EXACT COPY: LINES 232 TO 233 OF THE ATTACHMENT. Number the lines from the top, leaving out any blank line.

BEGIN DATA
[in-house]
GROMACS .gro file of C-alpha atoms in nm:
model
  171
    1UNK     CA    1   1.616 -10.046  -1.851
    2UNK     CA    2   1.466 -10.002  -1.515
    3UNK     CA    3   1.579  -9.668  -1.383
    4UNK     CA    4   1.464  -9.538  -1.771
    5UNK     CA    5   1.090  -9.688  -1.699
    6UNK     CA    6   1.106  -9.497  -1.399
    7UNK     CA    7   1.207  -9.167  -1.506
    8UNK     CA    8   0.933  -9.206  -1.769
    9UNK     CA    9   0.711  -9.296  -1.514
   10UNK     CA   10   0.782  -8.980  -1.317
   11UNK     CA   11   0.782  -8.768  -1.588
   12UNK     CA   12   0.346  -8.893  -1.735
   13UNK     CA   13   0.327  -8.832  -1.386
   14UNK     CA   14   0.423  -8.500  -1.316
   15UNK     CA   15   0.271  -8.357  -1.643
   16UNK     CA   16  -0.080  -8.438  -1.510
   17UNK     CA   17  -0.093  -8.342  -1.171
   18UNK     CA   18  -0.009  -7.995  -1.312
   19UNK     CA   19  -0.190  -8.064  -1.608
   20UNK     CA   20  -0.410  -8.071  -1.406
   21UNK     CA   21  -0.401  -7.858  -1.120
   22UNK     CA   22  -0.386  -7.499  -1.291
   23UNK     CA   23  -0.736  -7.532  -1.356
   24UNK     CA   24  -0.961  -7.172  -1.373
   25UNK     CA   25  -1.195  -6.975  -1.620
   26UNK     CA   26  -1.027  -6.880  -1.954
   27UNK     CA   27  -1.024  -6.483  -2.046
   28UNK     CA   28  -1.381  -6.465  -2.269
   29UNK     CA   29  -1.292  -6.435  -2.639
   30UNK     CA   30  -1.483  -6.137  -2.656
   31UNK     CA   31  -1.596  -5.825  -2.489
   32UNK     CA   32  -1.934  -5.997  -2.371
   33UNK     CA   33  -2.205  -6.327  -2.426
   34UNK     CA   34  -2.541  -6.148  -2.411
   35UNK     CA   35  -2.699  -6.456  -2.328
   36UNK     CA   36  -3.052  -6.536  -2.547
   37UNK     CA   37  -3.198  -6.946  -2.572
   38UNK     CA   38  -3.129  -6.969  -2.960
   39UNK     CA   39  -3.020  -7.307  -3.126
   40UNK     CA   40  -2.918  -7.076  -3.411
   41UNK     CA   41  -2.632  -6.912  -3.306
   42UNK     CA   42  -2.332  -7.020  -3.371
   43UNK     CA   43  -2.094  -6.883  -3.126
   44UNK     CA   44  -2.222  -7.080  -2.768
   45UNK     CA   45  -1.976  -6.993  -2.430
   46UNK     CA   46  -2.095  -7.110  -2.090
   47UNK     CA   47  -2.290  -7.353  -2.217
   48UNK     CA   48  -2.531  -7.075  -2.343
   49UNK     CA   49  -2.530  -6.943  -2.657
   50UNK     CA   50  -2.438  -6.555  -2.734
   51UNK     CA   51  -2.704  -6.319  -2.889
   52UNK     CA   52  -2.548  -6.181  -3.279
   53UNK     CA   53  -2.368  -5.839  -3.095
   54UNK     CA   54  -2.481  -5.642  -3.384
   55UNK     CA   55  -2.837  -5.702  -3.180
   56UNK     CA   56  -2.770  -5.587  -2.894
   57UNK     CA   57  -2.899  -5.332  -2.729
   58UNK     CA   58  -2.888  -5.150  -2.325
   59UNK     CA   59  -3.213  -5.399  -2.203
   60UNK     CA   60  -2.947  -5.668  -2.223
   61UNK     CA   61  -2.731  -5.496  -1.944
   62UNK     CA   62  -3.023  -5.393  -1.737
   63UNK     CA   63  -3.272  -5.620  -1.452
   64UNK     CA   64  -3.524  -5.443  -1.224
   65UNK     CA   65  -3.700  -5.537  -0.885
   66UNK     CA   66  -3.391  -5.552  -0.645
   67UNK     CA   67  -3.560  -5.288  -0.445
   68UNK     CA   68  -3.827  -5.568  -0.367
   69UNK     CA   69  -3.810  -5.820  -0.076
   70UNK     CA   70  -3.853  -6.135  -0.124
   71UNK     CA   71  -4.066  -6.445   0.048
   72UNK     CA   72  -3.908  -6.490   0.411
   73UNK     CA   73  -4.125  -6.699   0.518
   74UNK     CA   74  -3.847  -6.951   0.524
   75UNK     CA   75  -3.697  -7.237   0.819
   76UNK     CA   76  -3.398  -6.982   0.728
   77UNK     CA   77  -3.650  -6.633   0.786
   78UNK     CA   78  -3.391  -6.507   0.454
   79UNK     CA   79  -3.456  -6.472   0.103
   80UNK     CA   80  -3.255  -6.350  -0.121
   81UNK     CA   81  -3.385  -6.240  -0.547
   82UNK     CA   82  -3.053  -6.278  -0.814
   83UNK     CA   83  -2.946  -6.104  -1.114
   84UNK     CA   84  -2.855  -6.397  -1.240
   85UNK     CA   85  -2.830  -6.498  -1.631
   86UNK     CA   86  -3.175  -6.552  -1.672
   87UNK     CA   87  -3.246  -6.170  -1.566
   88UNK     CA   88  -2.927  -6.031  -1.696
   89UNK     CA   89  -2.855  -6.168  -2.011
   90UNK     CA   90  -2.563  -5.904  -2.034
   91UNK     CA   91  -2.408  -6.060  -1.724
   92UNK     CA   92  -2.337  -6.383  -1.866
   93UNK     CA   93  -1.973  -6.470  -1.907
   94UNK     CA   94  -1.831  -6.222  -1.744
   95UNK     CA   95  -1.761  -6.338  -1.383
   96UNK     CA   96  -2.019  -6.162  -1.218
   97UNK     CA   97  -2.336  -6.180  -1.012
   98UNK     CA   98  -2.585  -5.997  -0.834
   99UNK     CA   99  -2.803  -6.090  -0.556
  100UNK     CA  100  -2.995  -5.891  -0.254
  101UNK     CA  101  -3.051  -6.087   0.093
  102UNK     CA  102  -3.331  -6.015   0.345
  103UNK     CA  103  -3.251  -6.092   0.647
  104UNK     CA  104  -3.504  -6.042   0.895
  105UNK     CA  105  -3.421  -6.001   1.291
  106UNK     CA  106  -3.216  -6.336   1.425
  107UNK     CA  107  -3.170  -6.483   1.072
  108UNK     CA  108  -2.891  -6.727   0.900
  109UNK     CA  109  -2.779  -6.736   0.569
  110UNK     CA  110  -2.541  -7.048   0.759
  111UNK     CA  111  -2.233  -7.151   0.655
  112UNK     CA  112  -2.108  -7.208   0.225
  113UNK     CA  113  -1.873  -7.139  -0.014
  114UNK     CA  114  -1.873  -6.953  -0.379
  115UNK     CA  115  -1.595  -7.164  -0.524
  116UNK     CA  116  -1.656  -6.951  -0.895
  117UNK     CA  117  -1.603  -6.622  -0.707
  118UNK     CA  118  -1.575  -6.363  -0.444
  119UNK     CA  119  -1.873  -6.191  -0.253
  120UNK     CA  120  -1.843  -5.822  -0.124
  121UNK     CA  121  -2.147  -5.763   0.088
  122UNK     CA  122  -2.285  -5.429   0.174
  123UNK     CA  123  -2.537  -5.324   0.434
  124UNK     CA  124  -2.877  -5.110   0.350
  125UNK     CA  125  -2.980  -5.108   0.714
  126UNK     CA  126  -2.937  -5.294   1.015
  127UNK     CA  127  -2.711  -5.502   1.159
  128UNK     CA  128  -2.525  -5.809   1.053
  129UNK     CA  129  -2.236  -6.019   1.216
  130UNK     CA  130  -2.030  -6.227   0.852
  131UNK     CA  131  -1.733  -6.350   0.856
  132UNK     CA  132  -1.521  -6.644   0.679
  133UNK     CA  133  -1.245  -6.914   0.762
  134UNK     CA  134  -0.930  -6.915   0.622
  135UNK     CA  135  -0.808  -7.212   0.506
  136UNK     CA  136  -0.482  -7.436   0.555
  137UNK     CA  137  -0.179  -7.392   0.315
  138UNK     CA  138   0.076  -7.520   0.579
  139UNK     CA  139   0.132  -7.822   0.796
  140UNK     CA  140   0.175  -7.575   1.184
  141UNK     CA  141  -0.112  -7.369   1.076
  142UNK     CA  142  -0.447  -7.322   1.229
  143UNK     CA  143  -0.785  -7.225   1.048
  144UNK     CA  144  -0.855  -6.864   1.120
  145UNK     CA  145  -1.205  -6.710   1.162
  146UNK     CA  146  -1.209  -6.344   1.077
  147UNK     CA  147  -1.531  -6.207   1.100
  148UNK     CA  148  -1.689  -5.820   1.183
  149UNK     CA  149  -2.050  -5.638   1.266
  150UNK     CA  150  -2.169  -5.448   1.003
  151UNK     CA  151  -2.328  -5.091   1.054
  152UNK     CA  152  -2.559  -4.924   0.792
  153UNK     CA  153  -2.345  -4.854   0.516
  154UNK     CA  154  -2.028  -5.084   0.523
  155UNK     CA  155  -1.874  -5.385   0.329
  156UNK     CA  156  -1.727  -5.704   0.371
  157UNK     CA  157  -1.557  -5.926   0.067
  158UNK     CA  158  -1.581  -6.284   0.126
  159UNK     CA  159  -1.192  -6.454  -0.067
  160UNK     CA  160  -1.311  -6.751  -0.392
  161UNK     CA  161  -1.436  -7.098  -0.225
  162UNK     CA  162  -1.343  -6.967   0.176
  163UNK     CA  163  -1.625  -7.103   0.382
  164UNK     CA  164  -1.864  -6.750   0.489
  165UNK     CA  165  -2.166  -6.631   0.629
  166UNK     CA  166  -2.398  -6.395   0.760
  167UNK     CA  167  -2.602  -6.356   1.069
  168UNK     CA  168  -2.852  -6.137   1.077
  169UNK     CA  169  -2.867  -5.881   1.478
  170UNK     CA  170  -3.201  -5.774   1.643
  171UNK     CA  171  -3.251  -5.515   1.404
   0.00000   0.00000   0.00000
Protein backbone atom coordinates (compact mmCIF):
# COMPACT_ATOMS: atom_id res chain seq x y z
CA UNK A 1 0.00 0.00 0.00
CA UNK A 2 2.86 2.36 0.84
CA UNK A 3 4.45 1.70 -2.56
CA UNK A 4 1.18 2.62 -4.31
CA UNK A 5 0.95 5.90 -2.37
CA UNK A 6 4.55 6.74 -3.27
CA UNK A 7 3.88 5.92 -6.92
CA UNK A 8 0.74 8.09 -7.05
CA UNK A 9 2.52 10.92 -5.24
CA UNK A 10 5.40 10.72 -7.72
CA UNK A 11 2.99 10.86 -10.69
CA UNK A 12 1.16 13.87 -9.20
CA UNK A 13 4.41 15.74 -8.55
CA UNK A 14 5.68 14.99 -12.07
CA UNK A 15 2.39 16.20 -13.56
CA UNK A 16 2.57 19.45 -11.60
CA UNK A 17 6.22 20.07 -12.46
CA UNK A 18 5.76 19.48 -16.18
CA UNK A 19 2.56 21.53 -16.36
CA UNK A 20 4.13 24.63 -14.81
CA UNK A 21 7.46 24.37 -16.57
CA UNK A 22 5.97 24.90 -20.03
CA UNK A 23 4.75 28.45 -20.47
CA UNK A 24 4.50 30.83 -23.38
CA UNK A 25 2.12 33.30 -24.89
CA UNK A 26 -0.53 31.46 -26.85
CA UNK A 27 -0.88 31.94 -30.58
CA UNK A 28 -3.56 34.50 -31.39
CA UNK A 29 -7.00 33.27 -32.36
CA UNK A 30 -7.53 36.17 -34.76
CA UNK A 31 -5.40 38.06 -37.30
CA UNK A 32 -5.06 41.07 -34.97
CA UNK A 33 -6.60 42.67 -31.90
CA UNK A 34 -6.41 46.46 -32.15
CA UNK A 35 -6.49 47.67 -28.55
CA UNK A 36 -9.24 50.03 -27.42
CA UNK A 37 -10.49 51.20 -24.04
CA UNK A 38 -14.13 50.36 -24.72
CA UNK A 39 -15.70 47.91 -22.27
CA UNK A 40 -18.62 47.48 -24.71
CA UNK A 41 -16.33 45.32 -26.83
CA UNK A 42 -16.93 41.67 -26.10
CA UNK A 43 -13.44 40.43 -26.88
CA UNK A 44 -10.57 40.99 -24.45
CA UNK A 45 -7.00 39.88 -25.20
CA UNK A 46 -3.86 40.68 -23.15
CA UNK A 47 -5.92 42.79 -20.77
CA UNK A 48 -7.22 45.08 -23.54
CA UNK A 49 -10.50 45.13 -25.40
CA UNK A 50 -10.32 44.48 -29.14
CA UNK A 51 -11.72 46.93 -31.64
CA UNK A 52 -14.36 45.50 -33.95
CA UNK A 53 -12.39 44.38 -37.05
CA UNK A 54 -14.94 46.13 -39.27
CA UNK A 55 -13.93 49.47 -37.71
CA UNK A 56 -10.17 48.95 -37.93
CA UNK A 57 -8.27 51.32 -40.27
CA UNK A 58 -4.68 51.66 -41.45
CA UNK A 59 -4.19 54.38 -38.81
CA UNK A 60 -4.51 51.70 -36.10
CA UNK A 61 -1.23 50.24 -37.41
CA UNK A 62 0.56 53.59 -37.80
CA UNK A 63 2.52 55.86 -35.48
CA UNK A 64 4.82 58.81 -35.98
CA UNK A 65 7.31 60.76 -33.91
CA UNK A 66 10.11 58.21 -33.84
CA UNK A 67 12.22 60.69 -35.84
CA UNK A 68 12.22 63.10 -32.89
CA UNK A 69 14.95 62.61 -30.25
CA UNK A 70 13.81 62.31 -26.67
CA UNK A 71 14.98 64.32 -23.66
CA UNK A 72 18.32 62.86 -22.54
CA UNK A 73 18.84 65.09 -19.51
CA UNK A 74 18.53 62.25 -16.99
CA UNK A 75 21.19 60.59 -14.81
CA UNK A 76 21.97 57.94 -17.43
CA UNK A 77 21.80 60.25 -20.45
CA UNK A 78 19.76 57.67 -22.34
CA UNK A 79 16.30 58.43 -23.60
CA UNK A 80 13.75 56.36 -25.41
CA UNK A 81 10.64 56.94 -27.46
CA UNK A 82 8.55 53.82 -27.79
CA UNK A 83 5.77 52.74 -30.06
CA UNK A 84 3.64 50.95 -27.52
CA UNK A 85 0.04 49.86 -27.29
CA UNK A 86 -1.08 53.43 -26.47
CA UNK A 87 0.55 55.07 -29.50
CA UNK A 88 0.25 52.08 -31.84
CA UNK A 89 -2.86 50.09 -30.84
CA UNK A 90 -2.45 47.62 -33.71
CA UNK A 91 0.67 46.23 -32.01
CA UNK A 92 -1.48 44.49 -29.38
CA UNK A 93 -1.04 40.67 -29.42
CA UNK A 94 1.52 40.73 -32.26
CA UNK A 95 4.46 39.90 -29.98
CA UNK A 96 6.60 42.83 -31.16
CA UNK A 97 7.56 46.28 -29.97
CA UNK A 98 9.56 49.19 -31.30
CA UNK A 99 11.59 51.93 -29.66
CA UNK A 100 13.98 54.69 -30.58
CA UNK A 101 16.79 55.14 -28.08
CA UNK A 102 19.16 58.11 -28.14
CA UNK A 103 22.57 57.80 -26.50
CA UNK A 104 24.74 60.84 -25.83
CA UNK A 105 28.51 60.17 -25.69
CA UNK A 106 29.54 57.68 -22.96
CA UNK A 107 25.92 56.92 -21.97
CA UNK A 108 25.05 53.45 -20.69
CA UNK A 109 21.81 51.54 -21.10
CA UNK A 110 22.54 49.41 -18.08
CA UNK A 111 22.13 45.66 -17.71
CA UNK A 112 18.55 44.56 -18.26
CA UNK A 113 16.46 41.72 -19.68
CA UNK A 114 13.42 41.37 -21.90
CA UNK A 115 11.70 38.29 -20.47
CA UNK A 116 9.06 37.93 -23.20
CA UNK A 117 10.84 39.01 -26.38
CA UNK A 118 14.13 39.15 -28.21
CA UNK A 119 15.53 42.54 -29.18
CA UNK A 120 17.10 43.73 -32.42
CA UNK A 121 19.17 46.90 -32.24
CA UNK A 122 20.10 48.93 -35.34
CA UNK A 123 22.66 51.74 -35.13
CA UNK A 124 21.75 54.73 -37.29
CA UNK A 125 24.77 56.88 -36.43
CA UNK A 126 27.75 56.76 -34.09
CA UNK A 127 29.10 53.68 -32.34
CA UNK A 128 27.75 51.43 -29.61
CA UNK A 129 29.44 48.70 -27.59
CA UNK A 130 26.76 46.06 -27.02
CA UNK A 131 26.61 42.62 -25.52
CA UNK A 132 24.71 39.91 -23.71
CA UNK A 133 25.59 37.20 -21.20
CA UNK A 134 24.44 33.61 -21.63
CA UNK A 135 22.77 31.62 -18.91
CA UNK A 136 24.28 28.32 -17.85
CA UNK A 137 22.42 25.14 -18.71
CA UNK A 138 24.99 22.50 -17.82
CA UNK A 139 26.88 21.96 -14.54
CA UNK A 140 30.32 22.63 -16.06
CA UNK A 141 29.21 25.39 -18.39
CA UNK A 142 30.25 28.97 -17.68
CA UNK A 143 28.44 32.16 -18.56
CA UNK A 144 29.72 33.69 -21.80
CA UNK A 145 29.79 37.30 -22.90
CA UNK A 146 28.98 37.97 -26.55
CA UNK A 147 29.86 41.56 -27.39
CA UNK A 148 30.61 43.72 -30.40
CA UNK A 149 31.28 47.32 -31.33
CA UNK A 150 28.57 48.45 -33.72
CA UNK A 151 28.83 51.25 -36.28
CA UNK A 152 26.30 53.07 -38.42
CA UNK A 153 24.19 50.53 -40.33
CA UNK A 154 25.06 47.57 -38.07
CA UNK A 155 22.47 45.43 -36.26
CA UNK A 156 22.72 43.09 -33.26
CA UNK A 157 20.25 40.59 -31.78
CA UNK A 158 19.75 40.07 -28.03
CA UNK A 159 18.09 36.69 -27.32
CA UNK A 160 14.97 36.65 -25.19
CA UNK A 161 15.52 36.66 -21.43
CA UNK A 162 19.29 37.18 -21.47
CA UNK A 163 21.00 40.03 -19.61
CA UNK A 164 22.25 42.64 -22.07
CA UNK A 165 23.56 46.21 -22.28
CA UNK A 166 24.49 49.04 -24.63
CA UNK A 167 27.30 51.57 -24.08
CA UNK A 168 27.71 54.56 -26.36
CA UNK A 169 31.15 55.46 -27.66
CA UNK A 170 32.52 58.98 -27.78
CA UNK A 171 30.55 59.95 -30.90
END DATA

CA UNK A 54 -14.94 46.13 -39.27
CA UNK A 55 -13.93 49.47 -37.71